Mysterious Explosion On The Far Side Of The Sun Caused By Crashing UFOMarch 22, 2020
On March 20th, something exploded on the farside of the sun. The Solar and Heliospheric Observatory (SOHO) saw the debris flying over the sun's eastern limb.
The blast site was hidden from view, so we don't know what exploded. It probably wasn't a sunspot. According to astronomers, more likely, a filament of magnetism became unstable and erupted, hurling bits of itself and surrounding plasma into space.
What about if this mysterious explosion on the farside of the sun has been caused by a celestial/ UFO object which has more devastating energy than anything we have ever seen so far and the bits of a filament of magnetism surrounded by plasma hurtling into space are in fact UFO spacecraft fragments from a huge alien ship shot down by a high energy discharge fired by this celestial/UFO object.
Many strange events are happening in space lately, think about the wave of huge alien ships and clusters of smaller UFOs, seen on the ISS live feed in February and first week of March. These UFO spacecraft are all fleeing away from the sun.
Further analysis of a number of the large alien ships seen on the ISS live feed shows that they have been destroyed or at least severely damaged surrounded by countless fragments and broken parts coming from these UFOs while the clusters of smaller UFOs could be escape pods.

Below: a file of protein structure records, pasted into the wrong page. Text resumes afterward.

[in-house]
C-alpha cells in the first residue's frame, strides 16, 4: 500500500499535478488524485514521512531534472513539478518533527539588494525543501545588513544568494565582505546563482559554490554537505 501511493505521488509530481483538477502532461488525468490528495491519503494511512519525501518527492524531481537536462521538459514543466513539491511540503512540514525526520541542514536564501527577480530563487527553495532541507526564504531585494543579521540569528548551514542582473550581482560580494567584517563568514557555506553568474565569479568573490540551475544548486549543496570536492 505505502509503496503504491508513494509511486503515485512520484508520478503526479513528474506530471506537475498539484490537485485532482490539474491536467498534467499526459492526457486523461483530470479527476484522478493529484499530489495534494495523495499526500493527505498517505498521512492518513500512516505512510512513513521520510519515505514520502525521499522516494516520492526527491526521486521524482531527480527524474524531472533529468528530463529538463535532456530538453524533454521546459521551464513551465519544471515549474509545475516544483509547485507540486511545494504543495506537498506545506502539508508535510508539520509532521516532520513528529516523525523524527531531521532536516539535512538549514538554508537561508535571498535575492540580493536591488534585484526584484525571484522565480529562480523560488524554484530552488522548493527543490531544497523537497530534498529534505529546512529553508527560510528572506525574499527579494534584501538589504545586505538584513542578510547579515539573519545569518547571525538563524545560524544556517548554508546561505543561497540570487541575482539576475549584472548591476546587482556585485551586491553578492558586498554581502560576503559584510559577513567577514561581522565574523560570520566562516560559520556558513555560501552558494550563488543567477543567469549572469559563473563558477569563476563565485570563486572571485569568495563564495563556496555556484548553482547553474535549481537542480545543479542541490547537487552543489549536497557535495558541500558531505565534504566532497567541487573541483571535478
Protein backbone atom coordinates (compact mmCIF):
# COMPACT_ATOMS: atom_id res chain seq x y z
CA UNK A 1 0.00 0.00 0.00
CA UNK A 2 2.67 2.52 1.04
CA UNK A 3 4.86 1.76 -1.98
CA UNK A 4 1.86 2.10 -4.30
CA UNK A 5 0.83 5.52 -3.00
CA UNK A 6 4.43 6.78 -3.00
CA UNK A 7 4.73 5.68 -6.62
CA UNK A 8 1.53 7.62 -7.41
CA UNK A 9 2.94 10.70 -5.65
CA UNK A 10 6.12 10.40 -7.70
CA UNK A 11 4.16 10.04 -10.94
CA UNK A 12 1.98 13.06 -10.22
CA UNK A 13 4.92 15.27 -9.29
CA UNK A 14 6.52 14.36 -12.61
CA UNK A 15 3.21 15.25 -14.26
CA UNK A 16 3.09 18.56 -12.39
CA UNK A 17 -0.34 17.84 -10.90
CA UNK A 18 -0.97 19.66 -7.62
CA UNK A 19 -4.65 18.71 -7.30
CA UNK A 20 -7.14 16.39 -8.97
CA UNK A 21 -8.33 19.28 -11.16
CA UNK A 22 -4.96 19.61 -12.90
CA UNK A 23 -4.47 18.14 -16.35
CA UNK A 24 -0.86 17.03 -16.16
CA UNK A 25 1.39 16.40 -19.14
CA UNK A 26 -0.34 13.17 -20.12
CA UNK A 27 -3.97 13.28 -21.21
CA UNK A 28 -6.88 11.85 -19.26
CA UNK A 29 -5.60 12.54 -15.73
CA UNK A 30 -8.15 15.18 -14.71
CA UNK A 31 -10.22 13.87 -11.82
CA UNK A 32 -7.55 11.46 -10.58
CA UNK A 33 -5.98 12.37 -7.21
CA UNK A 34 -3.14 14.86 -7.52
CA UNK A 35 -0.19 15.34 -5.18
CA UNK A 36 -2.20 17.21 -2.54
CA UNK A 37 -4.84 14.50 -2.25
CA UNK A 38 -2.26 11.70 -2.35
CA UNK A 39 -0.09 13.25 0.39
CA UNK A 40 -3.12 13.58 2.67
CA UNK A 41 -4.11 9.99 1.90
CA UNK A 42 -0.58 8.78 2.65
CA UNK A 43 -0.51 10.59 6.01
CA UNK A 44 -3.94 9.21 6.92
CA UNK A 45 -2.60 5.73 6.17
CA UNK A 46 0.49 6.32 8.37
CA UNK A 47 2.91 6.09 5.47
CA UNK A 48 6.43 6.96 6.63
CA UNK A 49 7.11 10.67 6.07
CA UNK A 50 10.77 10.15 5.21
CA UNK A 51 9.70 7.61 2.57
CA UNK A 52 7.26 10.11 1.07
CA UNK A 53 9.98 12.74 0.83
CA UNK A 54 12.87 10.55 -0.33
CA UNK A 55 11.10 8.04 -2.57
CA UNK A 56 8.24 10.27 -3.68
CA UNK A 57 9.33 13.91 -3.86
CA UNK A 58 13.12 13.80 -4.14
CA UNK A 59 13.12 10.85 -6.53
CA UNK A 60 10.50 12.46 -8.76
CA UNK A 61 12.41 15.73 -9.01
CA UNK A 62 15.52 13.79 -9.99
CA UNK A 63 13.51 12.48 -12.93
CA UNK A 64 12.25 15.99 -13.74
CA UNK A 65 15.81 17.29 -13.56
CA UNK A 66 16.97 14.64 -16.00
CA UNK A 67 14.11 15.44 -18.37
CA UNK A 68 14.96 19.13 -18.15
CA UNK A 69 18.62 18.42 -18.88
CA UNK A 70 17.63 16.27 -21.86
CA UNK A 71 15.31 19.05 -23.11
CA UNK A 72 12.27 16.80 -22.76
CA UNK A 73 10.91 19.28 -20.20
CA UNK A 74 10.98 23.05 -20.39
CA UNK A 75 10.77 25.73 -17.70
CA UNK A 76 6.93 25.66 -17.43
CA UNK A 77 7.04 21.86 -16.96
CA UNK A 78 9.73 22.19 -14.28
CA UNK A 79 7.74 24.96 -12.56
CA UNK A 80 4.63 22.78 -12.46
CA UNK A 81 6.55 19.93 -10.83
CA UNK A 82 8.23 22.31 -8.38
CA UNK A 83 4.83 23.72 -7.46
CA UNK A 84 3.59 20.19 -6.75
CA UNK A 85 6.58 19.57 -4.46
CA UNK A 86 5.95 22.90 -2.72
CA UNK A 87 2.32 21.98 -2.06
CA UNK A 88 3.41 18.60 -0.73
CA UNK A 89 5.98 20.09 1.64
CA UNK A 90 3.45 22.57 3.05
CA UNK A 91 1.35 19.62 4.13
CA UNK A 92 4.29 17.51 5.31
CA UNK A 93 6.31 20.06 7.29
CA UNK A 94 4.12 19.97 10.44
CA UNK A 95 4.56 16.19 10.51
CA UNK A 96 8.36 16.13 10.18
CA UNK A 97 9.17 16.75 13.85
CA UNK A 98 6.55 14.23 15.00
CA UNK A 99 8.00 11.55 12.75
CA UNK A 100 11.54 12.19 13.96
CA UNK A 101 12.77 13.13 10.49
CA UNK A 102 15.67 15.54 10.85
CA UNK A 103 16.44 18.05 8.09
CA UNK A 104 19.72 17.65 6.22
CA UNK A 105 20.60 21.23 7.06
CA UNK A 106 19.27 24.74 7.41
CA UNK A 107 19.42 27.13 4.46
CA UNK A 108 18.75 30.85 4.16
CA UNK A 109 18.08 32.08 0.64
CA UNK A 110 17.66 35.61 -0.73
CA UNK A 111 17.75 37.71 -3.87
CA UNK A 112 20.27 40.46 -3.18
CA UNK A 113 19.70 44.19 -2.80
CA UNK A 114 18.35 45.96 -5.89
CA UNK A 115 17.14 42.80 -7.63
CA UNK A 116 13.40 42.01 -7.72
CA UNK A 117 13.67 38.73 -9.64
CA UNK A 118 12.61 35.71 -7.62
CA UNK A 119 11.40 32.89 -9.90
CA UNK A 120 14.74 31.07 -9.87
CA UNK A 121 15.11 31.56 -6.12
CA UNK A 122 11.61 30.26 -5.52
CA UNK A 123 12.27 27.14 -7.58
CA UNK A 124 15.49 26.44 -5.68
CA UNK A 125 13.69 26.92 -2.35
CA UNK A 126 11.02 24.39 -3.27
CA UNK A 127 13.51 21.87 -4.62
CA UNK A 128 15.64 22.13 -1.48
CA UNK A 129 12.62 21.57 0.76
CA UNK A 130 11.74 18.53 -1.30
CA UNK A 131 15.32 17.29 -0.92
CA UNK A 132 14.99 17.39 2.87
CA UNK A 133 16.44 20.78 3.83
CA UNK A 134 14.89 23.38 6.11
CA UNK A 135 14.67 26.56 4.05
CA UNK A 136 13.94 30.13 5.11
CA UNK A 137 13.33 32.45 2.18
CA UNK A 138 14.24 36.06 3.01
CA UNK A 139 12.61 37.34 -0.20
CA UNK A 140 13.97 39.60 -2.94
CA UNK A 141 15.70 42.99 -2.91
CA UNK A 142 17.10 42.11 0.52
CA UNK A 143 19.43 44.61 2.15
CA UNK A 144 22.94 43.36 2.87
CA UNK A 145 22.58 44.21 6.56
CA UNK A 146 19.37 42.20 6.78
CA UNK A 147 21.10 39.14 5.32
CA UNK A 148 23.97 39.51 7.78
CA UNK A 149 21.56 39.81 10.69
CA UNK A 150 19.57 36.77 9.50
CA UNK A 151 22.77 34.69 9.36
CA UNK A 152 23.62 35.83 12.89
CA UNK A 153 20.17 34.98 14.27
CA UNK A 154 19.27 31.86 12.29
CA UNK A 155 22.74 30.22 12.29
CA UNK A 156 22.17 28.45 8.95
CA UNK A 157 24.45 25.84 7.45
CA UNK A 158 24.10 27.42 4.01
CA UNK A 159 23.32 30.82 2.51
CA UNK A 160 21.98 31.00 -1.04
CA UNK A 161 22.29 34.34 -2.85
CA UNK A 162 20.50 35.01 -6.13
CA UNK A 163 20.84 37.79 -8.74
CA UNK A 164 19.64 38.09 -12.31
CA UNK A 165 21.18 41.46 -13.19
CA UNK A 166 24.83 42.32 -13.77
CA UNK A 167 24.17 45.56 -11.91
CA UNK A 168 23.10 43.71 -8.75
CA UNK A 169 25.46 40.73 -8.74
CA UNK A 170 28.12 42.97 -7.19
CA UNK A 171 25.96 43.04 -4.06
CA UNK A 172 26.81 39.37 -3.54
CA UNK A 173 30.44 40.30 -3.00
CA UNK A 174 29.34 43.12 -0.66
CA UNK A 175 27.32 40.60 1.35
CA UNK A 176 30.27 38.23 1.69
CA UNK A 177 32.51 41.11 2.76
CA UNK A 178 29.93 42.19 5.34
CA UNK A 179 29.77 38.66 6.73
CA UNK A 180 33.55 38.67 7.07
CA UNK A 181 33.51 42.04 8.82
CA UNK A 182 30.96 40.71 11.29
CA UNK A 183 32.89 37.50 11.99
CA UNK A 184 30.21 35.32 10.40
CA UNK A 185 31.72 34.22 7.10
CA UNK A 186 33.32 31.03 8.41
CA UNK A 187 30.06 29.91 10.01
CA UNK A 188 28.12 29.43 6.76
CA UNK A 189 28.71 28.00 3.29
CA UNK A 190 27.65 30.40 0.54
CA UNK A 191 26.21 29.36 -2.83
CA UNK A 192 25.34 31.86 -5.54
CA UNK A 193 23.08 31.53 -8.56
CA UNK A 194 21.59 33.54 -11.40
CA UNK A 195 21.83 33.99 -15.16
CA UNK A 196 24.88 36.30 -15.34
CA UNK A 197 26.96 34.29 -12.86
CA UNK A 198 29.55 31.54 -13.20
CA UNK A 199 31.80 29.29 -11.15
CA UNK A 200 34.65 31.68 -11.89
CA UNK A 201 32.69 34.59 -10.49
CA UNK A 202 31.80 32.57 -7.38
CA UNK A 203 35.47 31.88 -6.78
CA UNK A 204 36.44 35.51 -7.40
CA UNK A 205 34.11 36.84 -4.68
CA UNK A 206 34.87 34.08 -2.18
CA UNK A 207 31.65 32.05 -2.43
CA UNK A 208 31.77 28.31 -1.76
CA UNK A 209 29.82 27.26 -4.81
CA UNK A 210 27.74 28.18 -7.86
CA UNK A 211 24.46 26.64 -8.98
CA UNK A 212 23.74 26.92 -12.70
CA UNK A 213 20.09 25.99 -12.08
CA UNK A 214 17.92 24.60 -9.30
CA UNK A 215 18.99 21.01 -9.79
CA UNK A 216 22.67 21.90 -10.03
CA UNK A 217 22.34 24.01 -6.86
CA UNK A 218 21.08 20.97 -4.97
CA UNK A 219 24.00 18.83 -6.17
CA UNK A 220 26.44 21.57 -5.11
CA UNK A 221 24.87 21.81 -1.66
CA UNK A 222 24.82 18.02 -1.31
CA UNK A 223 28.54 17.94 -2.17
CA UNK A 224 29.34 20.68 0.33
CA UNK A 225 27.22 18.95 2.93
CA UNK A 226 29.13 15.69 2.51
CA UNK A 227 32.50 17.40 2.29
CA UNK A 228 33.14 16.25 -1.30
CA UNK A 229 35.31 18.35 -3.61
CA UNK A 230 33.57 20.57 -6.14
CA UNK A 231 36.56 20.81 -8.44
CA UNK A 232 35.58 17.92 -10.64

About the COVID-19 pandemic, look at what the world is doing. I can not believe the whole world is crashing the global economy because of this virus.
The virus isn’t causing the worldwide economic shutdown. There have got to be better ways to fight this virus than just shutting down the global economy.
Something bigger than the virus is going on and it looks like they are testing and isolating anyone for an upcoming worldwide event or operation.
From this perspective, it seems as there is a space battle going on and we are in the firing line of this space war what appears to be coming our way.
Thanks to: http://ufosightingshotspot.blogspot.com